The name ACS Custom might not be the most well-known in today’s custom-fit in-ear monitor marketplace (that title probably belongs to Ultimate Ears), but the firm is certainly known by the company it keeps, with a client list that includes the BBC (BBC Orchestra, BBC Radio, and BBC Singers), Pink Floyd, Radiohead, U2, and many more. What’s significant, I think, is that many of these famous ACS Custom endorsers are known for creating music that is not only popular, but that places a premium on sound quality. To better serve its worldwide customers, ACS Custom maintains offices and in-ear monitor manufacturing facilities in multiple locations throughout Europe, the US, South Africa, Australia and New Zealand.
I had the opportunity to catch up with one of ACS’ principals, Dr. Craig Kasper, at the 2012 CES Show, where I learned about ACS. Much like the Chicago-based firm Sensaphonics, ACS believes strongly in building its in-ear monitors with earpieces made of soft-gel silicone materials, rather than the more commonly seen solid acrylic materials. As you’ll learn in this review, this particular design touch influences the performance capabilities of ACS monitors in several important ways, especially in terms of allowing an extremely comfortable fit with very high levels of noise isolation. I asked Dr. Kasper if he would recommend any particular ACS model for audiophile applications where a key objective would be to obtain the most neutral, accurate sound possible. Dr. Kasper recommended ACS’s T2 Classic Dual Driver model ($799), indicating that it was, at the time, the ACS model with the most accurate overall tonal balance.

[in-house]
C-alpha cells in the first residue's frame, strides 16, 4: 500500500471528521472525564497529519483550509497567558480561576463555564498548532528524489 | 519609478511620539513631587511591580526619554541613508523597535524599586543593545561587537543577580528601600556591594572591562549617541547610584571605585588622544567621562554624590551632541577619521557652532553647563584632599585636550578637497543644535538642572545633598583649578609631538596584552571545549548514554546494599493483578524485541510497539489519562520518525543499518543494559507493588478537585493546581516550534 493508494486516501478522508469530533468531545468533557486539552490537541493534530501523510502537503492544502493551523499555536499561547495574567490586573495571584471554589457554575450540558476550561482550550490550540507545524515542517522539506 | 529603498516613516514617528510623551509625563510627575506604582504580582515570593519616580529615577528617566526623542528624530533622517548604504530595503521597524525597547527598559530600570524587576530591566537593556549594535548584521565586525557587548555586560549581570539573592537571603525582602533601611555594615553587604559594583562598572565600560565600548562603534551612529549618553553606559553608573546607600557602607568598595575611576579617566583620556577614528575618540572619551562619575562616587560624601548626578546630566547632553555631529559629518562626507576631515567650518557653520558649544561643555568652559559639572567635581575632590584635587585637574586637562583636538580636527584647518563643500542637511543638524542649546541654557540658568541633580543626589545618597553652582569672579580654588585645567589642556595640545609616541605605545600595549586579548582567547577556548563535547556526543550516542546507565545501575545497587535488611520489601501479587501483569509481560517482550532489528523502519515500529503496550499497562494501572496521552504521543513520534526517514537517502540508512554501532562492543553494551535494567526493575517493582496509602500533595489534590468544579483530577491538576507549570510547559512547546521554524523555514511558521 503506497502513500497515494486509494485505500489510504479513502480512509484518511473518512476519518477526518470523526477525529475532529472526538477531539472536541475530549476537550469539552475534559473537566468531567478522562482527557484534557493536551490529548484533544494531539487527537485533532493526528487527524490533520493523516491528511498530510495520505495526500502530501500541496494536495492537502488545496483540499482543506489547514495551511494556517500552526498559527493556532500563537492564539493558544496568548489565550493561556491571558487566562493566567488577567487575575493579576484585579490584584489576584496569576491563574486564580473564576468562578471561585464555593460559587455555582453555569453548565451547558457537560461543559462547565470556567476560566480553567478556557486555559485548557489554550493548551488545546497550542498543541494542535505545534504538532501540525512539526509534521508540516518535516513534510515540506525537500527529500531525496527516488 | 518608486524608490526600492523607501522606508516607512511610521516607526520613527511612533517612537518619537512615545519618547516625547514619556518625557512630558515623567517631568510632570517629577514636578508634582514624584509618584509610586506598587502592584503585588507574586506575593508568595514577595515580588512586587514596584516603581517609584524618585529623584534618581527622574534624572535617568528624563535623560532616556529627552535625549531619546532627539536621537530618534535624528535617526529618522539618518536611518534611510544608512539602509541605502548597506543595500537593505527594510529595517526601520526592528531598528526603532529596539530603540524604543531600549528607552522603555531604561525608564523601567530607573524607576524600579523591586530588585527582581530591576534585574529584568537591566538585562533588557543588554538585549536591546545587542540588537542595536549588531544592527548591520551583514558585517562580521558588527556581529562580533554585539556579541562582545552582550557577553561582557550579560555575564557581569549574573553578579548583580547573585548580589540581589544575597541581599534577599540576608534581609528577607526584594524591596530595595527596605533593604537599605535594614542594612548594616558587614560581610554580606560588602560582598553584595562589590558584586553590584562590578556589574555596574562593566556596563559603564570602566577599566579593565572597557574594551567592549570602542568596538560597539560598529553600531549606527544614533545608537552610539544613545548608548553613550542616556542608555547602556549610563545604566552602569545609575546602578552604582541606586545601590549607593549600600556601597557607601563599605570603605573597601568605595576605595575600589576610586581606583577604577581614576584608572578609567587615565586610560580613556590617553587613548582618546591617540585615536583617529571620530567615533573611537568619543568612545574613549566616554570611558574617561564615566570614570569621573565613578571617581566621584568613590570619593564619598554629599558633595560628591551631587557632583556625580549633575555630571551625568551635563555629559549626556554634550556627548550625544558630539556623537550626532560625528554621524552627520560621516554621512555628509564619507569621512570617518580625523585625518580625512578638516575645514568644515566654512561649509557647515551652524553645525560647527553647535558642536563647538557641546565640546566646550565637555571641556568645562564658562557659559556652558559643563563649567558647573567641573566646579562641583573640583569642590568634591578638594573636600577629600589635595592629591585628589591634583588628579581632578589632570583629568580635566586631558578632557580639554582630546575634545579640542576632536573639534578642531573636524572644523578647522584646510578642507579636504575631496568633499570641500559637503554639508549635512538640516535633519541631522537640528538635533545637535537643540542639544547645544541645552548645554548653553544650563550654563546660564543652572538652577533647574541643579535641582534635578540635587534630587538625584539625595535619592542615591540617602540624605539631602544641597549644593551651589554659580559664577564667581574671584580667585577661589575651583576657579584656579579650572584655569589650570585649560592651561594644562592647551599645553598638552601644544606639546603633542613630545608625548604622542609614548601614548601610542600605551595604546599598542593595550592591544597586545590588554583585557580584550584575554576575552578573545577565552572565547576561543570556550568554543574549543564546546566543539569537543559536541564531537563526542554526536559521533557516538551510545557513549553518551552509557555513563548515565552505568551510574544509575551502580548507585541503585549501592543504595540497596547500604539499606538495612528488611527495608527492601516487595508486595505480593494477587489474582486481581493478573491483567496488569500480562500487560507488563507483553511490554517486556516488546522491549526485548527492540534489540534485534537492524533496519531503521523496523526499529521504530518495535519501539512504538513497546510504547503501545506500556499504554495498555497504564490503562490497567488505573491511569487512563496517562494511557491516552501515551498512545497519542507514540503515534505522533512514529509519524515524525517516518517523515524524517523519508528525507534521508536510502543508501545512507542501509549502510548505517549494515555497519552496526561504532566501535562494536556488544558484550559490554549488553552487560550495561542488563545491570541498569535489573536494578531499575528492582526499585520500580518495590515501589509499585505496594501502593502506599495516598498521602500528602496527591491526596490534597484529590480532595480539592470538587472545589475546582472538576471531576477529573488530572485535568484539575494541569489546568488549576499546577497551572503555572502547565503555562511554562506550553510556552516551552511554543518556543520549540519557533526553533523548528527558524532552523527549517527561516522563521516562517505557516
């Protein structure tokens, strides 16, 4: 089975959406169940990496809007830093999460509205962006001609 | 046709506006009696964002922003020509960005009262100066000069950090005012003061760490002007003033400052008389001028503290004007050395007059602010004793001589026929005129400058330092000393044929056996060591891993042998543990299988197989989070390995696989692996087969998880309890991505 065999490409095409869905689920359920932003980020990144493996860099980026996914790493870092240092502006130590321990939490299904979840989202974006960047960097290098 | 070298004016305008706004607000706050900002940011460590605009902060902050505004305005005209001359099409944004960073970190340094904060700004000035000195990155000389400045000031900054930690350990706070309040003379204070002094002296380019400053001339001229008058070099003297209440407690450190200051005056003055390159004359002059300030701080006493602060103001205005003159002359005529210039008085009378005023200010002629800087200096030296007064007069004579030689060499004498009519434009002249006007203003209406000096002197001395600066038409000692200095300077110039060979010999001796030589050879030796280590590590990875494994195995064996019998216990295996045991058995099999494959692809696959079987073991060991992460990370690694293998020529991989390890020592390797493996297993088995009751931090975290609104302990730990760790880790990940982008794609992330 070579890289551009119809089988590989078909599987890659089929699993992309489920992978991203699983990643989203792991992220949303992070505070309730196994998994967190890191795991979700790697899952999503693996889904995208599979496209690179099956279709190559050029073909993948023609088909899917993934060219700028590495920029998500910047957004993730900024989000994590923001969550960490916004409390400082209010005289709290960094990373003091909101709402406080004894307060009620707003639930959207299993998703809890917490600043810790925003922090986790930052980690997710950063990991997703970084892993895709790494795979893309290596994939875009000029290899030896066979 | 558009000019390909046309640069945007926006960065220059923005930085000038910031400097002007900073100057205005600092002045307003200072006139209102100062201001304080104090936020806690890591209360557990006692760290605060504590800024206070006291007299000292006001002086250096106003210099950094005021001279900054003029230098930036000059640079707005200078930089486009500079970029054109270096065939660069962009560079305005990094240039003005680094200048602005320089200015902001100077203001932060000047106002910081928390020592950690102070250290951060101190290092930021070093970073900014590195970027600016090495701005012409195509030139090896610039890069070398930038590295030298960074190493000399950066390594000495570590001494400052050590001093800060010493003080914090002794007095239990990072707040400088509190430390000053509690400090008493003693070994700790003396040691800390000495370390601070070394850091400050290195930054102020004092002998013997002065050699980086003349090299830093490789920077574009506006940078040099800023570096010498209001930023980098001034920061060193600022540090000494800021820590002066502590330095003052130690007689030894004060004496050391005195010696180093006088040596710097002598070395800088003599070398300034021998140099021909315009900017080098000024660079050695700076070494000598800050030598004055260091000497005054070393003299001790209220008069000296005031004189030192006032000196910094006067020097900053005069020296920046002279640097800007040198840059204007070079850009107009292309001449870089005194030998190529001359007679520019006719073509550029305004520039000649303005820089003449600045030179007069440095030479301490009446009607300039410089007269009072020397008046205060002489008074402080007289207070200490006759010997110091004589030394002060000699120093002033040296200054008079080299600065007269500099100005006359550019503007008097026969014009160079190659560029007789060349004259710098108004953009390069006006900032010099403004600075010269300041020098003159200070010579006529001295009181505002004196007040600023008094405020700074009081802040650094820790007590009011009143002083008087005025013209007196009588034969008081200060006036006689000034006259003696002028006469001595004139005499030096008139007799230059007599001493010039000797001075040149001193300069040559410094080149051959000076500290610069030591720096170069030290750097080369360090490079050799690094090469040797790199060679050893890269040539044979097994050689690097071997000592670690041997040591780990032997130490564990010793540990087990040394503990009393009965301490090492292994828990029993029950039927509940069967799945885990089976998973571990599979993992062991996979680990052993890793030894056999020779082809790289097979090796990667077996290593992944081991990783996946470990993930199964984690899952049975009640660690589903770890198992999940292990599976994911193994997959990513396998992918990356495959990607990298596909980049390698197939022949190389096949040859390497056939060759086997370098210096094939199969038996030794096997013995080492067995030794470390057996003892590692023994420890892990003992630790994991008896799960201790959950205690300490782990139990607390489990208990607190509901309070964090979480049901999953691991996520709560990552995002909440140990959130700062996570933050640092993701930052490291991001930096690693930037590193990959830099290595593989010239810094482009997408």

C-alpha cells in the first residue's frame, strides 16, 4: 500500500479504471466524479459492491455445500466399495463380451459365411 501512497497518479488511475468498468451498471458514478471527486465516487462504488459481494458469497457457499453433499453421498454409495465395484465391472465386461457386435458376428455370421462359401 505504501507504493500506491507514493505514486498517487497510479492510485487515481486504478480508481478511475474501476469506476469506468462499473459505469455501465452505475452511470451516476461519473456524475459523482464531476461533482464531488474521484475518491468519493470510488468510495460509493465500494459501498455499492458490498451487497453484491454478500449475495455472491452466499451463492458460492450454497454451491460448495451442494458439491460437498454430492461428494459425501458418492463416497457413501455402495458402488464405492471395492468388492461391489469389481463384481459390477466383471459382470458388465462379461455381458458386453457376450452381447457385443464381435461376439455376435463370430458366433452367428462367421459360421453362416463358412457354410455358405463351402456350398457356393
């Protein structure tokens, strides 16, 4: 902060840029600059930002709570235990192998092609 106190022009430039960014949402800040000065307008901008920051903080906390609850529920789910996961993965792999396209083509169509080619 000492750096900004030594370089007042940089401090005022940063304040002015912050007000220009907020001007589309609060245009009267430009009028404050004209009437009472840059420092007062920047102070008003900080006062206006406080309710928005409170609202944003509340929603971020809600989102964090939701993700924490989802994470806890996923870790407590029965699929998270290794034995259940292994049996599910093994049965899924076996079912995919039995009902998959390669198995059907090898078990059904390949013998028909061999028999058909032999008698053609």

The T2 Classic is, at least in terms of price, the middle model in the ACS lineup, positioned above the T3 Classic Single-Driver monitor ($479) and below the T1 Classic Triple-Driver monitor ($999). At first blush it might seem odd that the middle model in the range would be more accurate-sounding than the “flagship” model (at least in strict audiophile terms), but in fact this arrangement is pretty common in the world of custom-fit IEMs. What goes on is that top-tier IEMs are often designed more with the needs of performing musicians in mind, rather than targeted for customers who will use their IEMs primarily for listening to recorded music. Indeed IEMs designed for use as stage monitors often feature frequency response curves that deliberately incorporate certain strategically placed “colorations” with an eye toward helping musicians hear clearly even in the presence of extremely loud stage environments.